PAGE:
Do you think of your partners as competitors or a team working together to conquer the competition? Your view may be affecting the effectiveness of your team. Yes, your dealer network is your team. They are or can be an organism that works as an entity, learning from failures as well as successes. This article will help you build your partner team.
Do you do your part in moving your network forward? Do you foster the sharing of stories of success? What works? Who is buying? How long do your partners work with a prospect before getting an order? Computer technology can help you build your team faster and easier than word of mouth.
Are your partners surviving on service work? If they are, perhaps you should be helping? Remember, Demosthene’s motto from 338 BC “He who fights and runs away will live to fight another day.” Well, the economy is getting better, and when business picks up, you want to have a strong dealer network, poised for growth. As the economy continues to grow, you will be really happy with your toughened partners who are willing to and able to sell your product.
1. Call your partners and solicit some unique sales success stories. (or theatrical failures)
2. Package a partner sales story every month and include it on your partner home page. (attribute the story to your partner if possible)
3. Get engineering to put together some topical service sales opportunity every month.
4. Change your partner home page every month! (give your partners a reason to return)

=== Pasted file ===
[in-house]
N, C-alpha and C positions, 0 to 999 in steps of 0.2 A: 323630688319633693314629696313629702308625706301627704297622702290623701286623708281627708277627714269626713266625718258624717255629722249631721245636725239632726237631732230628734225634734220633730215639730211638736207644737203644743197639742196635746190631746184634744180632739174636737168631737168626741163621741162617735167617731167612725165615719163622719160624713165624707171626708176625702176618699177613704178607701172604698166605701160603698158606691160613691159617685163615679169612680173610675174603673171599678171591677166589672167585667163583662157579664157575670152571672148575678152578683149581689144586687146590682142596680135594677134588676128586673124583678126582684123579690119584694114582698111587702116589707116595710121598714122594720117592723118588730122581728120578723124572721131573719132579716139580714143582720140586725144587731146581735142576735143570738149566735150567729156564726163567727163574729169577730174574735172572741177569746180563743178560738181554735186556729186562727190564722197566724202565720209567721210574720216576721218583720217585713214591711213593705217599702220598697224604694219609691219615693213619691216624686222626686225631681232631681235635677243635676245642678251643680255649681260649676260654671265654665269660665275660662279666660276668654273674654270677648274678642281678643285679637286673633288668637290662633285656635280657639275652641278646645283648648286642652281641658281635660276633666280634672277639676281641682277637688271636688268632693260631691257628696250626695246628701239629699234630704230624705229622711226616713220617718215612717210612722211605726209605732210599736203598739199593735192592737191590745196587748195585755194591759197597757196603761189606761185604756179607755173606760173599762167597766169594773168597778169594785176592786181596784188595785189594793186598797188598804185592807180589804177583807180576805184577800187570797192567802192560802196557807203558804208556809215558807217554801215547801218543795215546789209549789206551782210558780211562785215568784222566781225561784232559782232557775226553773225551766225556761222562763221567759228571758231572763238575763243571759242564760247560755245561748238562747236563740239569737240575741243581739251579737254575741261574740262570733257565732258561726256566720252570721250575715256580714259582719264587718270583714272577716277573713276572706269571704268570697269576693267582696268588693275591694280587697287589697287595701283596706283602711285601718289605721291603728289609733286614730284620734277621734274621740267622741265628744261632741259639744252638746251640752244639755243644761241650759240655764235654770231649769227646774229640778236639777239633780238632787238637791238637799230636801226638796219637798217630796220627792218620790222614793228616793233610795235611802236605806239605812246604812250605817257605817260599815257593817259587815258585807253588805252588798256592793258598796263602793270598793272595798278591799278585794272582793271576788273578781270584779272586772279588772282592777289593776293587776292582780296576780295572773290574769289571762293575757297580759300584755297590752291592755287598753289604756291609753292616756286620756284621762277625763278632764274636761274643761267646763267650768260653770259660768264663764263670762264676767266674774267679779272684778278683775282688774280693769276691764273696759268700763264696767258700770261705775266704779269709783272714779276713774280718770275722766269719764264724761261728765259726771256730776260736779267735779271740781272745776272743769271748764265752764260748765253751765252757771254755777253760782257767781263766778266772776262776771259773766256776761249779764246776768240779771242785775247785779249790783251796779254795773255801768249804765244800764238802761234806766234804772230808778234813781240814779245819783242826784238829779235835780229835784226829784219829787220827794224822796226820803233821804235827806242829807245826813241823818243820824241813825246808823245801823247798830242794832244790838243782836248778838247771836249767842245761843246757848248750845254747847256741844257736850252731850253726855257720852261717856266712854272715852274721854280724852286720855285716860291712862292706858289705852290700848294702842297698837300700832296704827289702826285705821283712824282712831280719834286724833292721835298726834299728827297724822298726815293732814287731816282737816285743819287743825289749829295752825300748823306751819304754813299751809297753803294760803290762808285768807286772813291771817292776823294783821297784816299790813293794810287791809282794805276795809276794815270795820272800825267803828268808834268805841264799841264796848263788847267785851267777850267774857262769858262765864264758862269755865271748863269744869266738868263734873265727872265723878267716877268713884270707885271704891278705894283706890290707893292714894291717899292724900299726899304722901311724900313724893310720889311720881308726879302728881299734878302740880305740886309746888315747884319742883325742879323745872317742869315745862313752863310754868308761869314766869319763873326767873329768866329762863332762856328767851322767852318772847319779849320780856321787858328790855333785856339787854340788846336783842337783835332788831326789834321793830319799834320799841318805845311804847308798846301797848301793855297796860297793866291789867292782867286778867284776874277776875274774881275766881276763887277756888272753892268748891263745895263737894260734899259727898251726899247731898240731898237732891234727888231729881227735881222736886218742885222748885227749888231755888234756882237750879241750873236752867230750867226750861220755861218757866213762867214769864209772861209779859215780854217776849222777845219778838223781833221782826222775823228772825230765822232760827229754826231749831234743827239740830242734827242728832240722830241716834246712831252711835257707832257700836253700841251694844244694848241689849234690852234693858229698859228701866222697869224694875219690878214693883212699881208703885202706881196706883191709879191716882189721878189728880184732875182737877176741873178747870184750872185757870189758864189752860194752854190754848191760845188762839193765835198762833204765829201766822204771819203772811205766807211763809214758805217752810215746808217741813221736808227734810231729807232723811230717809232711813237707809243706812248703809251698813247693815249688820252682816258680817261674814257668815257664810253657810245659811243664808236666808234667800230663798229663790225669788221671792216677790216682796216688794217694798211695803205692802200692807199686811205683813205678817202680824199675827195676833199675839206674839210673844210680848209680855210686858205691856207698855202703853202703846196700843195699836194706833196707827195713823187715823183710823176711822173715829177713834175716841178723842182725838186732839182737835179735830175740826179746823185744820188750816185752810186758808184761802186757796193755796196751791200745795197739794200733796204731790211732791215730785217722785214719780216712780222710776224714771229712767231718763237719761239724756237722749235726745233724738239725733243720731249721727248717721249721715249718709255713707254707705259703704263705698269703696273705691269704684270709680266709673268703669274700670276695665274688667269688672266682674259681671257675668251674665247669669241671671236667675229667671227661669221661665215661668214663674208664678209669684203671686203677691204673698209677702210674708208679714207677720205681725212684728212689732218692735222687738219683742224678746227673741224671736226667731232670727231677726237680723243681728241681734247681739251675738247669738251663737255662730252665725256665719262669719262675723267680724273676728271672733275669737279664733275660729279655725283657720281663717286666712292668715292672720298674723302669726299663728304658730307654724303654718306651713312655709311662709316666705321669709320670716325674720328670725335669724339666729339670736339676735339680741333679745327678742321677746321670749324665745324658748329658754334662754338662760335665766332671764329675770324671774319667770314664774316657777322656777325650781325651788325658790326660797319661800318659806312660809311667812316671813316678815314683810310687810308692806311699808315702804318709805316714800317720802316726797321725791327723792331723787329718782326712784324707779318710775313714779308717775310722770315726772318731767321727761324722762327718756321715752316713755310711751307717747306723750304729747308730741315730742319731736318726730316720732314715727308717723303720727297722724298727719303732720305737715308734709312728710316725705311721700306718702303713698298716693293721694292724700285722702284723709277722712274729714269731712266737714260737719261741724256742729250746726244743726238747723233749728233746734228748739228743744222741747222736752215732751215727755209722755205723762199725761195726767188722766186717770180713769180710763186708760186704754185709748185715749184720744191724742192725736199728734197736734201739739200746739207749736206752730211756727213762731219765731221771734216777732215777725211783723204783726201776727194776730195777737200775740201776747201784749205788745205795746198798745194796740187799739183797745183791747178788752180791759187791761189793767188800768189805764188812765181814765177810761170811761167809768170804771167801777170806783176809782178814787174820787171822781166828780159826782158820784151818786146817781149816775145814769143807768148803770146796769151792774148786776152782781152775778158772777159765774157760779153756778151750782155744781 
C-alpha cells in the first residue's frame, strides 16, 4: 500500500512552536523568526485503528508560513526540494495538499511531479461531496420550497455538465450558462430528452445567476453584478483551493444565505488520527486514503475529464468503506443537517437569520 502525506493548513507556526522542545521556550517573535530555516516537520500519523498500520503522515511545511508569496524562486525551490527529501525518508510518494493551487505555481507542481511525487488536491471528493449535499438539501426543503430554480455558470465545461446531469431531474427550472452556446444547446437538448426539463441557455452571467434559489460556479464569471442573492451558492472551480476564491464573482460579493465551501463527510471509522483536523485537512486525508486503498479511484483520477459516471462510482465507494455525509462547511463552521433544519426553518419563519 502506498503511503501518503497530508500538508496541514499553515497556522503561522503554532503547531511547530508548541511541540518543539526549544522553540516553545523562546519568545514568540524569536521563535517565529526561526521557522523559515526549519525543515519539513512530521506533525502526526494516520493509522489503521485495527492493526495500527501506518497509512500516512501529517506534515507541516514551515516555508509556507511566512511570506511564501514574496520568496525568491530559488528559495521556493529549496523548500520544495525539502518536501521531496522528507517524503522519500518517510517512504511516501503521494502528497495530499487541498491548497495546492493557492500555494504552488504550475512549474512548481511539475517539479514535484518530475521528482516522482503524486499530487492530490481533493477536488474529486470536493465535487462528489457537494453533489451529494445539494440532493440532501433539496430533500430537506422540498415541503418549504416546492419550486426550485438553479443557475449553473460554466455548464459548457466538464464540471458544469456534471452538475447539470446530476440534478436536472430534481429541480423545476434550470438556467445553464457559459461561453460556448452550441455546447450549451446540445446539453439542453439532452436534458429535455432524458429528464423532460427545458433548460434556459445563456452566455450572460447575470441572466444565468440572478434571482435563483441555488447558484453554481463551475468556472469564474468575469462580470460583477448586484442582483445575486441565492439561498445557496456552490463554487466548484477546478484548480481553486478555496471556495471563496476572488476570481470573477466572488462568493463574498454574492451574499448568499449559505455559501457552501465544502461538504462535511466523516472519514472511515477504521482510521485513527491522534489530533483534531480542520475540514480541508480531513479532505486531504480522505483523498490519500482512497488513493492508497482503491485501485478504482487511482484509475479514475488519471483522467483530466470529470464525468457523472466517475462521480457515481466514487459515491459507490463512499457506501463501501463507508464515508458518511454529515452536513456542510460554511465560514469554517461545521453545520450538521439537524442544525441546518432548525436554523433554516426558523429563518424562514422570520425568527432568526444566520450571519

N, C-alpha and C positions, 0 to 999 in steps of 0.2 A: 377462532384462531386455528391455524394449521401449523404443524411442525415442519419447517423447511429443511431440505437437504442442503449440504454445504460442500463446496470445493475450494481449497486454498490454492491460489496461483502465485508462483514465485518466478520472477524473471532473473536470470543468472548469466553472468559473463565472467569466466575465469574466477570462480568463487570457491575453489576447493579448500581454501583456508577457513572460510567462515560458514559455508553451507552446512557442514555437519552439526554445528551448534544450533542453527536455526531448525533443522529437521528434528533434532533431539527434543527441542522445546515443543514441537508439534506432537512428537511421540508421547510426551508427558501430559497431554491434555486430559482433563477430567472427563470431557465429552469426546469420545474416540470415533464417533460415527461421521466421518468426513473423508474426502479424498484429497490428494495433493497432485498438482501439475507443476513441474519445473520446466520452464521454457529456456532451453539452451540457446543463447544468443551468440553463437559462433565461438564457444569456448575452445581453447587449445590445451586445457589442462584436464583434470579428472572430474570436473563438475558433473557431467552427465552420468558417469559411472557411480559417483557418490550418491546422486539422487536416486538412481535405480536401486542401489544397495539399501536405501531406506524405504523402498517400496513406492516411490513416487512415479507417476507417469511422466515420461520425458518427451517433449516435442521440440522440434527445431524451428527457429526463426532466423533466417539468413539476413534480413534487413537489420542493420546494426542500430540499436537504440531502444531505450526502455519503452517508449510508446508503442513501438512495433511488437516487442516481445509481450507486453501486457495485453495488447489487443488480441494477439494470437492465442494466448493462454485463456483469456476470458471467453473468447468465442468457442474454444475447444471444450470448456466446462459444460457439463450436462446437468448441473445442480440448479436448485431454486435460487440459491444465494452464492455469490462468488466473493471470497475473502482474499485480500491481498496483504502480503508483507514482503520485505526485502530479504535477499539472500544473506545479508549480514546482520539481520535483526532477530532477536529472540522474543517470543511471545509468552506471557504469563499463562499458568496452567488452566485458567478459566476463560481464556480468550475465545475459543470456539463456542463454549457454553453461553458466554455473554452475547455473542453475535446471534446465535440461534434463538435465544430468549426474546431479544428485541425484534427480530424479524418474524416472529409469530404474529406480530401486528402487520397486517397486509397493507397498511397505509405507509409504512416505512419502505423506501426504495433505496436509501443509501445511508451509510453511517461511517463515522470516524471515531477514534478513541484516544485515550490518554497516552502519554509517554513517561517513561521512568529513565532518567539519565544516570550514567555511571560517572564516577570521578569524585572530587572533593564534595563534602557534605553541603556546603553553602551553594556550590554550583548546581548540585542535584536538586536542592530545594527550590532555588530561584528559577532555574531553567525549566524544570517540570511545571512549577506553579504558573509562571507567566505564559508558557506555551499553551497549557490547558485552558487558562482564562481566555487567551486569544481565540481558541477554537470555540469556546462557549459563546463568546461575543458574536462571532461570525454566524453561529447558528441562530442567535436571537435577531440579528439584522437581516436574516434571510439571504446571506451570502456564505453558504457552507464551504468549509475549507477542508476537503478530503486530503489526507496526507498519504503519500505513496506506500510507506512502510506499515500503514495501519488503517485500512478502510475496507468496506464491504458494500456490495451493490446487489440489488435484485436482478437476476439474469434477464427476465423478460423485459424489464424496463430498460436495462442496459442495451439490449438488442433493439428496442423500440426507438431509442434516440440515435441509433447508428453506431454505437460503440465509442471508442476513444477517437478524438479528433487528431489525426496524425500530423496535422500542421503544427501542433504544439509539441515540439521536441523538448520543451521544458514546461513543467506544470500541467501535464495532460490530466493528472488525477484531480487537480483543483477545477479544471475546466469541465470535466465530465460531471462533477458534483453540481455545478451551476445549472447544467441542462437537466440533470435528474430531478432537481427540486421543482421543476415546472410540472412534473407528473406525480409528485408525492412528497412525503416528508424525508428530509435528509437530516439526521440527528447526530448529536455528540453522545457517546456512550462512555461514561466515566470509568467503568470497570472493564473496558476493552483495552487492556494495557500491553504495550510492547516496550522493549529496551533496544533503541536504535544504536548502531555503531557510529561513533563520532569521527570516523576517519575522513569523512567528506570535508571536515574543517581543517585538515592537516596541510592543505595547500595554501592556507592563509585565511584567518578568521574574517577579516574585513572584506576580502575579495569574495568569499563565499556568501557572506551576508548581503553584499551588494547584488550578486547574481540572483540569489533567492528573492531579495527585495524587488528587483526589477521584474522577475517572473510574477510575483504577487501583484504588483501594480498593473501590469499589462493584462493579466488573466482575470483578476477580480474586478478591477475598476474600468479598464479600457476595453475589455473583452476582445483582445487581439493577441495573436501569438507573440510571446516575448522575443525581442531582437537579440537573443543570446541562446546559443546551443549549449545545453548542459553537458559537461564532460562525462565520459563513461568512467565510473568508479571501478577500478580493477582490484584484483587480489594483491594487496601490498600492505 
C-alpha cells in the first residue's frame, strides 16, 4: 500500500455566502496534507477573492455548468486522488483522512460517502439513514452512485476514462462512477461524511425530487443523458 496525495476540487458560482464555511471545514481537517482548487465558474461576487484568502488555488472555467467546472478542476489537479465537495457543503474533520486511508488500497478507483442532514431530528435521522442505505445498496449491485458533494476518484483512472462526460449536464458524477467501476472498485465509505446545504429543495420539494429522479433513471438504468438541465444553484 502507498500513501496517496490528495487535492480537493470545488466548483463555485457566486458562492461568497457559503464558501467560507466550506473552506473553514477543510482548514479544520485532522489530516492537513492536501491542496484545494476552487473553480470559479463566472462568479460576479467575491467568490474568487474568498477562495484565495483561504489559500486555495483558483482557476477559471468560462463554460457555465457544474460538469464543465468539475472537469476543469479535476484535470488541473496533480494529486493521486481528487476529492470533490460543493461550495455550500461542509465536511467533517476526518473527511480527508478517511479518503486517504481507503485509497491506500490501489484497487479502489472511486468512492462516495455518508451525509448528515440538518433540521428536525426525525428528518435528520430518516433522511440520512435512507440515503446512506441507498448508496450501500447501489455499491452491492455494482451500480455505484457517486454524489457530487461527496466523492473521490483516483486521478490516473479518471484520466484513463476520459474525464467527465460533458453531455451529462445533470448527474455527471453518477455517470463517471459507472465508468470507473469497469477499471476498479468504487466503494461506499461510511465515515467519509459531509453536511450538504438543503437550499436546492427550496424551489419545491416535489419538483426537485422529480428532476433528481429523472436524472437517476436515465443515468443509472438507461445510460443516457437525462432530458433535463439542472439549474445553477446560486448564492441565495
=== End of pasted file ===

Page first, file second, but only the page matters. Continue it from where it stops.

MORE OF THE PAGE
Perhaps you should even consider giving a small prize, like a customized windbreaker for the most inspiring sales story of the month. In other words, encourage your partner network to share stories with your staff. Speaking of your staff, you should designate a staff person for your partners to call or email with their stories. Everyone likes to have a leadership roll, and set someone up to be the lead person for your partner home page. Get your partners talking about their collective strength.
Many years ago, while I was in college, I attempted to return a very expensive clock chip that I managed to blow up. I guess I had improperly used a piece of test equipment, and the ground was not correct, turned the chip into smoke. Being a financially challenged student, I mailed the cinders into the manufacturer said it was defective. Well, I got a real nice letter from the head of engineering asking to see my circuit diagram, and offering to set me straight on how to use the chip. I’m certain that he would still laugh about some kid calling his chip defective. The entire physics department got a laugh out of my letter, and I’m sure that his staff did the same. Sometimes those crazy stories make a sales pitch where reality is better than fiction. While I did not get a free replacement chip, I sure got a genuine offer of assistance, where none was required. And yes, I did buy more chips from that company, and learned that to make something you have to take risks. Take a risk, open a channel of communications with your partners.